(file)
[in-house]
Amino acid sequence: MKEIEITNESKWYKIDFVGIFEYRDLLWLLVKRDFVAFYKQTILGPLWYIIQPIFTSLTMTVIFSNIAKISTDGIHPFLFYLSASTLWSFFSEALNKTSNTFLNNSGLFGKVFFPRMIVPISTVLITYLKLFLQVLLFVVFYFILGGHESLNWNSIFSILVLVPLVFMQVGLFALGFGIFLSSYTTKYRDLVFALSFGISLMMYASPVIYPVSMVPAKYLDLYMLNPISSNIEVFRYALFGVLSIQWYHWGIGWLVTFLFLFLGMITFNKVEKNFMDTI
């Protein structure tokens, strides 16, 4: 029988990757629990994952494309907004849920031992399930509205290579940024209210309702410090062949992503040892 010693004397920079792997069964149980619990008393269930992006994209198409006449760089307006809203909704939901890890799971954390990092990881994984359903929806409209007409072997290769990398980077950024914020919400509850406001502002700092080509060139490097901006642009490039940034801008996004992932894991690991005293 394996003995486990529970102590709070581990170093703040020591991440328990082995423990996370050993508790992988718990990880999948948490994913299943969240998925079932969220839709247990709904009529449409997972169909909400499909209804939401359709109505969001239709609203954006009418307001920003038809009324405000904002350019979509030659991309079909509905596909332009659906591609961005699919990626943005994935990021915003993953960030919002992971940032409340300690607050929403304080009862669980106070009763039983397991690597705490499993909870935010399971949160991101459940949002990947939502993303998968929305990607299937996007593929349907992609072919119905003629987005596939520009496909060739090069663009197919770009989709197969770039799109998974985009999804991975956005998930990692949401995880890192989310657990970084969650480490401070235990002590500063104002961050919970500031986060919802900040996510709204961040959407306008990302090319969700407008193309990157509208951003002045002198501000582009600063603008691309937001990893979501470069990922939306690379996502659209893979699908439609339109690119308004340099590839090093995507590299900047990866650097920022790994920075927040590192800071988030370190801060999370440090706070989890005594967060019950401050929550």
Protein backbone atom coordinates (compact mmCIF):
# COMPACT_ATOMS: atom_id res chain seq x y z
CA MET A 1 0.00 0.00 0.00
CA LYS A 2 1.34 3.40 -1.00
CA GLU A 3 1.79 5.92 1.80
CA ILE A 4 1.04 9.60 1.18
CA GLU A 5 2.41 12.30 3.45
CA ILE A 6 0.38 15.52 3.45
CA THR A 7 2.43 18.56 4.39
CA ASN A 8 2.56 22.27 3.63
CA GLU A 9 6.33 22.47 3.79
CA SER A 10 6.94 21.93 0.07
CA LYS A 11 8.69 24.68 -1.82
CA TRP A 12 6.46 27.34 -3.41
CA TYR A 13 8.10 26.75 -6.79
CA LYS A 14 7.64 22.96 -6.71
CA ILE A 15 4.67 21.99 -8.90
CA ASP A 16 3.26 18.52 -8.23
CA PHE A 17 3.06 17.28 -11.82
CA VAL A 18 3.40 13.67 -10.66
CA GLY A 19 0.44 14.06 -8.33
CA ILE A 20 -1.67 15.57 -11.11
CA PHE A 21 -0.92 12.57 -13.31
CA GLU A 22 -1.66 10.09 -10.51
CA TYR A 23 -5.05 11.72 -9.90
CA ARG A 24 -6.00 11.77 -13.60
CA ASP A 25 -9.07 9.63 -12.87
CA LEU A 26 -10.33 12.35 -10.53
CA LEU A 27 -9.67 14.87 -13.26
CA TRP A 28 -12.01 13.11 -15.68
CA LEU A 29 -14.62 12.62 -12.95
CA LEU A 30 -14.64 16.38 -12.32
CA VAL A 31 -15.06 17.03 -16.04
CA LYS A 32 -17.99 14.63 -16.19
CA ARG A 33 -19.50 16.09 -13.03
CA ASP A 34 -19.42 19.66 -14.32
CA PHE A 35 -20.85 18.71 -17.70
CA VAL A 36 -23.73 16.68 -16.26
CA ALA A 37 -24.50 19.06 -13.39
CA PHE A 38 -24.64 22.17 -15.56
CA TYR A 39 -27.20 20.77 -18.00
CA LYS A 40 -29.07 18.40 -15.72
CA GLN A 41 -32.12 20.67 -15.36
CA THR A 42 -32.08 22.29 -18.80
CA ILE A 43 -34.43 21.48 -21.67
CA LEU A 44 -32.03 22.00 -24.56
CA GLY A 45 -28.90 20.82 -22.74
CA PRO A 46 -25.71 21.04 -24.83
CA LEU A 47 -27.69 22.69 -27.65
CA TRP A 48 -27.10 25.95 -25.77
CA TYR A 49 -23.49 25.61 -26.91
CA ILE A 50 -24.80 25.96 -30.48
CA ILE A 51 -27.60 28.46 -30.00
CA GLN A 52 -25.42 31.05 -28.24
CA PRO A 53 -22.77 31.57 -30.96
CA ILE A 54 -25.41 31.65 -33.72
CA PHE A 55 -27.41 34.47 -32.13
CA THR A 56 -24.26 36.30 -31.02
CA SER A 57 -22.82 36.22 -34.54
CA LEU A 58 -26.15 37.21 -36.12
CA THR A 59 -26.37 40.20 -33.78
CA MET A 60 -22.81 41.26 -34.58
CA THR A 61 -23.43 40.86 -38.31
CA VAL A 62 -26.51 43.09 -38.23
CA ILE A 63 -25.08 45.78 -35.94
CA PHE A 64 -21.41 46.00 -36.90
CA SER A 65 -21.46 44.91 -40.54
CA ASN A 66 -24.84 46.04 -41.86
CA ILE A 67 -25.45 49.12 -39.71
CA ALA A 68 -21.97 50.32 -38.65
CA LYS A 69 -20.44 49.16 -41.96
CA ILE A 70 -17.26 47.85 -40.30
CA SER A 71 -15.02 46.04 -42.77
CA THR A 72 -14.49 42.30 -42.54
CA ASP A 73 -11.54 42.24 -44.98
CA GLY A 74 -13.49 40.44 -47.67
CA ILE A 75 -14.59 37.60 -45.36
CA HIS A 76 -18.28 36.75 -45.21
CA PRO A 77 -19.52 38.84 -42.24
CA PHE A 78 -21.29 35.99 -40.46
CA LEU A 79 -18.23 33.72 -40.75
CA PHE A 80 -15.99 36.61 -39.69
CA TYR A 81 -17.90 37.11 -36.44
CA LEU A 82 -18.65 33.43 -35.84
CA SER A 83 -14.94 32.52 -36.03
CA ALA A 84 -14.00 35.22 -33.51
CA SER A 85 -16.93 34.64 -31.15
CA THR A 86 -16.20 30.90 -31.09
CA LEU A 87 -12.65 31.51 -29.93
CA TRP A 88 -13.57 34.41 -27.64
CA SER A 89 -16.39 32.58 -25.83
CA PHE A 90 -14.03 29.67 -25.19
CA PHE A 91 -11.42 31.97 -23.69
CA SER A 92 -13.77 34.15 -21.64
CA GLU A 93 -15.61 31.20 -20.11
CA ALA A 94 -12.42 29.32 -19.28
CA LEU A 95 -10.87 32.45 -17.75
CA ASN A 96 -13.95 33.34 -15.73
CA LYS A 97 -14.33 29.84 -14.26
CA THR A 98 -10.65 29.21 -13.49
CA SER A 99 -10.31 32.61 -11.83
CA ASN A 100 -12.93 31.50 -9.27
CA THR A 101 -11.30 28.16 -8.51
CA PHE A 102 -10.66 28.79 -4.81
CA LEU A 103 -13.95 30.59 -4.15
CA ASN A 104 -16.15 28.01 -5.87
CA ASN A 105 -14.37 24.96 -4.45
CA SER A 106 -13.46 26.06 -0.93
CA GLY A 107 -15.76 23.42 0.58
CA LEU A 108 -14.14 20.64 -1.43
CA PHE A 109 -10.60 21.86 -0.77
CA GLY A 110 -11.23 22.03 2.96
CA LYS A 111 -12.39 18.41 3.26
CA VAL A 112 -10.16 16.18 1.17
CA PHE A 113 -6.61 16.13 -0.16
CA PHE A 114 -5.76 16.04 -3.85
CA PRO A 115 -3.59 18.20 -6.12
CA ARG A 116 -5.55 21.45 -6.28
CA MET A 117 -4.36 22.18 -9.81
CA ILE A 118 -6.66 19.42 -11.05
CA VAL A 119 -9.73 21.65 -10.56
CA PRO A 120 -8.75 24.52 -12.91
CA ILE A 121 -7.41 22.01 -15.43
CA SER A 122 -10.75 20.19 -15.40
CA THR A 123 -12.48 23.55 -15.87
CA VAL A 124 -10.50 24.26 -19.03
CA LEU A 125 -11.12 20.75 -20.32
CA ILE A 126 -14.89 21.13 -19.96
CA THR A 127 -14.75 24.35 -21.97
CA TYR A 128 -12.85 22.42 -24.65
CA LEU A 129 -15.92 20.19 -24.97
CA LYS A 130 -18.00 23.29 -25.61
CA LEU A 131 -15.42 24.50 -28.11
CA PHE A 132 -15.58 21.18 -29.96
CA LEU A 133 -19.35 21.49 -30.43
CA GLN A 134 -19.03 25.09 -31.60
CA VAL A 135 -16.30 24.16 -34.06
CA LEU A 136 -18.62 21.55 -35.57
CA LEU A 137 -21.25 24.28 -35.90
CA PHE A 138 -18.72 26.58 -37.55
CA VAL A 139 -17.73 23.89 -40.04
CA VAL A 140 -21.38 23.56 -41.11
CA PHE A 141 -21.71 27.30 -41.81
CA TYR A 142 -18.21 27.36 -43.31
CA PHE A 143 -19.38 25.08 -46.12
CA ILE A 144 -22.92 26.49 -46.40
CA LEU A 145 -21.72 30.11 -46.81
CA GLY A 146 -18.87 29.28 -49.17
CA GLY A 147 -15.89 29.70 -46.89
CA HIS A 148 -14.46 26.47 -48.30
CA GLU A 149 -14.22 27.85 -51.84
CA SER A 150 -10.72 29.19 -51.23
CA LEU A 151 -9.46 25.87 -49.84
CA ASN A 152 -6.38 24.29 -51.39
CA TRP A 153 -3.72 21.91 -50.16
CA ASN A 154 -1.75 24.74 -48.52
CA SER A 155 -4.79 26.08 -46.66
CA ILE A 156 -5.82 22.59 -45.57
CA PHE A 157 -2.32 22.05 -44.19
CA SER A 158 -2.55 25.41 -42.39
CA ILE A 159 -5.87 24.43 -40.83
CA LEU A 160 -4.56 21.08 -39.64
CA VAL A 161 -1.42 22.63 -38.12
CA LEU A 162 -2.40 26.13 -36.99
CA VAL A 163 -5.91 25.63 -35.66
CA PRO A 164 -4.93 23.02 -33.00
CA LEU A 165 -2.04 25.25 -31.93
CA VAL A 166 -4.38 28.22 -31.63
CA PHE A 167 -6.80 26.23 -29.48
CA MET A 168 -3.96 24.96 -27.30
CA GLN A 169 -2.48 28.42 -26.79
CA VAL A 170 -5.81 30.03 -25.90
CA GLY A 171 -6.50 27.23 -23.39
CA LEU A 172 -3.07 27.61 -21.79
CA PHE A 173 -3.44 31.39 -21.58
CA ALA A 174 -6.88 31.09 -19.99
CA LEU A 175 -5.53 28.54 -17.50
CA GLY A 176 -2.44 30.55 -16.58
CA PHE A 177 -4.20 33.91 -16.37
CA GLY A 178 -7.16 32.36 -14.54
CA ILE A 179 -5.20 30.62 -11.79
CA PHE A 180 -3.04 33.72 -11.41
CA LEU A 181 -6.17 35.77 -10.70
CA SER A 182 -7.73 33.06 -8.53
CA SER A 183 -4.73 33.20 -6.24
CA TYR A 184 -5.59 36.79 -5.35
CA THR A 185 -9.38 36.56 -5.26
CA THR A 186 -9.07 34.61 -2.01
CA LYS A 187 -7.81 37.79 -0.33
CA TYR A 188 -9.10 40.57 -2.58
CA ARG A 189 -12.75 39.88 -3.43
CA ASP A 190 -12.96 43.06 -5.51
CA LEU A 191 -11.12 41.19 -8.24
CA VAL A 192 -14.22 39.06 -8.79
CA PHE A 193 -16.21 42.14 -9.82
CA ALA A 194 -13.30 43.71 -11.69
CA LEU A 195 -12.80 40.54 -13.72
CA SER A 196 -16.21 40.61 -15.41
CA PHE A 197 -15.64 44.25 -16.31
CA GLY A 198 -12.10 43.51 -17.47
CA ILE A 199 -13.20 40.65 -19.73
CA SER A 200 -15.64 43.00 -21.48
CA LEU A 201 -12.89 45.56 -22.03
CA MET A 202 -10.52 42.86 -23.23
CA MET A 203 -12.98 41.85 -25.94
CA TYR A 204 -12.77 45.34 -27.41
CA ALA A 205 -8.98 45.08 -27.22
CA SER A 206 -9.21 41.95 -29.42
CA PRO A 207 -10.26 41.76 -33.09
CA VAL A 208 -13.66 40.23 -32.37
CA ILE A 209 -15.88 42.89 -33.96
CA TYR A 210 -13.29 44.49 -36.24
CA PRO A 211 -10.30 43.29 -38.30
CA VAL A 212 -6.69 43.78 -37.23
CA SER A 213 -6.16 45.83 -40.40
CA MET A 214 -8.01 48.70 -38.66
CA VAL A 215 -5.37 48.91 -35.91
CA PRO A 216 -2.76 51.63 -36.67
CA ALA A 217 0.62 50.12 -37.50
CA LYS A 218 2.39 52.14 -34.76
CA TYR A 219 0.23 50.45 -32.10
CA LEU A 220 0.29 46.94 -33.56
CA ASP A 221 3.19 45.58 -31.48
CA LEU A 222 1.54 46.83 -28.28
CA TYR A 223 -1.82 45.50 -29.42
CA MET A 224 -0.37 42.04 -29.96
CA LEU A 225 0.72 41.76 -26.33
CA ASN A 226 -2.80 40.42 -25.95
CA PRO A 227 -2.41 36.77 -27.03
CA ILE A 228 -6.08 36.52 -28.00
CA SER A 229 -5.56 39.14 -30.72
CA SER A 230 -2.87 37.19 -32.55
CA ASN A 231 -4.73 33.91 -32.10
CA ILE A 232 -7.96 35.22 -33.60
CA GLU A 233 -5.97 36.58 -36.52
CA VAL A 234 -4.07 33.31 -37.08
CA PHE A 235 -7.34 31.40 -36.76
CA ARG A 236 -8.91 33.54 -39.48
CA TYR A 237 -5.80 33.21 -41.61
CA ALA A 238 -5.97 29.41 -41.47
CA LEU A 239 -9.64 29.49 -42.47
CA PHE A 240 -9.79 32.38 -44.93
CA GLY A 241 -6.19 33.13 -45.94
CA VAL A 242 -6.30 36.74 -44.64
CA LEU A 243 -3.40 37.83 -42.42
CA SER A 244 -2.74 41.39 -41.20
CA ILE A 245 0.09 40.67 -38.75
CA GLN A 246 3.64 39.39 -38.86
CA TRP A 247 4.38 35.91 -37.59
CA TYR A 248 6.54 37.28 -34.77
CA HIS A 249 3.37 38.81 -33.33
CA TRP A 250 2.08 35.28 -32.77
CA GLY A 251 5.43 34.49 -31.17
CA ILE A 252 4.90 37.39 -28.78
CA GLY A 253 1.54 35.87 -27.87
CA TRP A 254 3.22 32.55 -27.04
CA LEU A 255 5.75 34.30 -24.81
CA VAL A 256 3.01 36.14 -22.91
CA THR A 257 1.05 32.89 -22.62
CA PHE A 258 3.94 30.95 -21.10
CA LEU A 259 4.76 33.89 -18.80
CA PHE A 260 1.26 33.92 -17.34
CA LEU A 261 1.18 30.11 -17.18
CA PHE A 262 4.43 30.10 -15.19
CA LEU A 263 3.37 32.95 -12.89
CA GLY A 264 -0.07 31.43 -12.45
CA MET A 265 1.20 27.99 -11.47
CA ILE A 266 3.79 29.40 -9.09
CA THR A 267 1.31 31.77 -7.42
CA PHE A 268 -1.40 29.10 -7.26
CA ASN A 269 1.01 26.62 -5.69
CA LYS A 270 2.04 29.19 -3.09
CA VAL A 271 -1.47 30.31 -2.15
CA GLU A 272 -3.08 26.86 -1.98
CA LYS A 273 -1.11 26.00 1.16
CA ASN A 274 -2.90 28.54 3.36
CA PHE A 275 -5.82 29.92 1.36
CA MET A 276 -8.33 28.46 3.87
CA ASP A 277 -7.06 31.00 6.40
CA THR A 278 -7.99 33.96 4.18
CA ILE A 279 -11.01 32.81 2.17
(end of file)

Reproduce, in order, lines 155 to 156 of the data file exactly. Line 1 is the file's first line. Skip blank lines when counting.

CA SER A 150 -10.72 29.19 -51.23
CA LEU A 151 -9.46 25.87 -49.84